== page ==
Perhaps it should be further observed that the yeast that grows on the skin of the grape causes the juice to begin to ferment as soon as the grape is crushed. It is only a matter of days before it turns into an intoxicating drink. Furthermore, when the Bible speaks of “new wine” it does not mean simple grape juice, but wine, which is capable of making people drunk if overused. In Hosea 4:11, overindulgence in new wine is said to “take away the understanding.” In Acts 2:13-14, those who mocked the disciples supposed that they were drunk on “new wine.”
Thou Shalt Not Drink?
There is no commandment anywhere in Scripture that serves as a general prohibition against drinking alcohol. We find a few instances of specific individuals being prohibited from drinking, but only under certain limited circumstances. For instance, the Lord told Aaron that neither he nor his sons were to drink “wine or strong drink” when they went into the tabernacle (Lev. 10:8-9). This commandment was given in connection with the incident involving Nadab and Abihu offering “unauthorized fire before the Lord,” a transgression for which they were severely punished (Lev. 10:1-3). The Lord was very particular about how things were to be done in the tabernacle. The priests were not to be innovators, but were to strictly follow the procedures for sacrifice and offering that the Lord himself had instituted. It could well be the case that Nadab and Abihu were drunk, and that in their drunkenness they did what they were not authorized to do while serving in the sanctuary, and so God struck them down and warned Aaron, “Drink no wine or strong drink, you or your sons with you, when you go into the tent of meeting.” The specific limitation as to time and place implies freedom to drink at other times and places. If they were never to drink at all, why did the Lord not simply say so?
Others who were forbidden to drink alcohol were those who took the vow of a Nazirite (Num. 6:1-21). It is said that such a one “shall separate himself from wine and strong drink. He shall drink no vinegar made from wine or strong drink and shall not drink any juice of grapes or eat grapes, fresh or dried. All the days of his separation he shall eat nothing that is produced by the grapevine, not even the seeds or the skins.” (Num. 6:2-4). Neither were they allowed to cut their hair or come into contact with a dead body during the term of their vow. And when their term was completed, what then? We are told, “after that the Nazirite may drink wine.” (Num. 6:20) Several Nazirites are mentioned in Scripture (Judg. 13:2-7; 1 Sam. 1:11; Amos 2:11-12; Luke 1:13-15; Acts 18:18; Acts 21:23-24). If there had been a general prohibition against drinking wine, this aspect of a Nazirite vow would be meaningless. The man under the vow would hardly be “separating himself” by abstaining from alcohol if everyone was under the same prohibition.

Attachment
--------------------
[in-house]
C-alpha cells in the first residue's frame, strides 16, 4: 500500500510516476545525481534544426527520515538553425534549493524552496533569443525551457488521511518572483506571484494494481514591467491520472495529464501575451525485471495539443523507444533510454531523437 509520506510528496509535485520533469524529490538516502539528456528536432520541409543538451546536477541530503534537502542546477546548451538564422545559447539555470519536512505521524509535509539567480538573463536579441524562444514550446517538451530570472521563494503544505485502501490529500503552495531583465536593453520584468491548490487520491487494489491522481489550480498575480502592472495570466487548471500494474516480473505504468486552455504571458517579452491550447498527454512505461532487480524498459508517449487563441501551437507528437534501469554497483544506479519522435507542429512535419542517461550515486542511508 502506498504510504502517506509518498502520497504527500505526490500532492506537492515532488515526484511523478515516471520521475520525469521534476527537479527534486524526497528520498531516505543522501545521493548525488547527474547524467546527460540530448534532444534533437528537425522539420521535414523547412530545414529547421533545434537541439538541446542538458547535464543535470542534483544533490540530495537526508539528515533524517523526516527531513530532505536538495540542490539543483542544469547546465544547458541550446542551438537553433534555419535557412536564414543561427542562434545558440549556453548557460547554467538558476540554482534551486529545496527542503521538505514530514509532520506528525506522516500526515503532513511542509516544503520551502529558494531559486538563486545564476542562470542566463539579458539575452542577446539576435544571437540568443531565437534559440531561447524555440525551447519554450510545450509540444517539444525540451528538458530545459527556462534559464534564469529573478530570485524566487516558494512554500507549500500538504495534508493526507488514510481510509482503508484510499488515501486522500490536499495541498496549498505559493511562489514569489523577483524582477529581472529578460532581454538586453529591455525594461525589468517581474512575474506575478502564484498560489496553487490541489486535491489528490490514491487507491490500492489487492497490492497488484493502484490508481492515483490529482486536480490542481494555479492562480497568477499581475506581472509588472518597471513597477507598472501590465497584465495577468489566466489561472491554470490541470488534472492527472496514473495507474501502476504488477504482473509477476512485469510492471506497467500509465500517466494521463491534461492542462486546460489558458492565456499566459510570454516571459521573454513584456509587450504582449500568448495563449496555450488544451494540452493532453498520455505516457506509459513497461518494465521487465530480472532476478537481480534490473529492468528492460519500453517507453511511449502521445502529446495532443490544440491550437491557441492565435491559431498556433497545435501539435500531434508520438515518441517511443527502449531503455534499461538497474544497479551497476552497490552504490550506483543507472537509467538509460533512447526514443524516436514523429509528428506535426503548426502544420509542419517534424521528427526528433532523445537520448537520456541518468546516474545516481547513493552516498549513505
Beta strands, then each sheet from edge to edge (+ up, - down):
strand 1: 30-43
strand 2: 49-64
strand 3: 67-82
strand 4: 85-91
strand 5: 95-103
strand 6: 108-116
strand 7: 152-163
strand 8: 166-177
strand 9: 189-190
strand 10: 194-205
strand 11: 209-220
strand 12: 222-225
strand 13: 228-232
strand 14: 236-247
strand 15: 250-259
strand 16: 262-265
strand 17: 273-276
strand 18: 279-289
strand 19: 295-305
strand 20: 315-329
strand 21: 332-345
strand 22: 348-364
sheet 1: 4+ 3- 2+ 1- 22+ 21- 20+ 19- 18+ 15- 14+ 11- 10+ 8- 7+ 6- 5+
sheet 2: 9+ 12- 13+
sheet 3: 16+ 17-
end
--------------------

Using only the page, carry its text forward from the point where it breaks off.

Kings are advised to abstain from wine and strong drink in Proverbs 31:2-5, but the context suggests that the advice is concerned with the abuse, especially while fulfilling the duties of the royal office.
Summary and Conclusion
Scripture presents both wine and strong drink as gifts from God to be enjoyed with thanksgiving, but strictly warns against their abuse—and what gift of God is not subject to abuse?
“Men can go wrong with wine and women.
Shall we then prohibit and abolish women?”
~ Martin Luther ~
Nowhere are we forbidden to laugh, or to be satisfied with food…
or to be delighted with music, or to drink wine.
~ John Calvin ~
“Go, eat your bread with joy, and drink your wine with a merry heart,
for God has already approved what you do.”
~ Ecclesiastes 5:7 ~
 Sadly, it is necessary in our day to issue a reminder that marriage is a covenantal union between a man and a woman.
 The rest were to go to the Levites.
 It scarcely needs to be said, but lest I be misunderstood I’ll say it anyway. Jesus drank wine, but he never drank in excess. “He committed no sin” (1 Pet. 2:22); “In him there is no sin” (1 Jn. 3:5); etc.
 A question arises here. Are we free to alter the Supper that the Lord himself instituted by substituting grape juice for wine? Is it not an implicit claim to be wiser or holier than he?
 Kenneth Gentry, Jr., God Gave Wine: What the Bible Teaches About Alcohol (Lincoln, CA: Oakdown, 2001), p. 34
 A Greek-English Lexicon of the New Testament and Other Early Christian Literature, 3rd Edition (BDAG), p. 701
 This fact is sufficient to demonstrate that the wine Jesus used when instituting his Supper was really wine and not grape juice. The grape harvest ended in September. Jesus instituted the Supper during Passover (mid-March to mid-April).
 Compare Ezekiel 44:21, “No priest shall drink wine when he enters the inner court.”
 Of course, there may be any one of a number of reasons why someone might wish to abstain from alcohol, ranging from simply not liking its taste to prior difficulty in exercising self-control.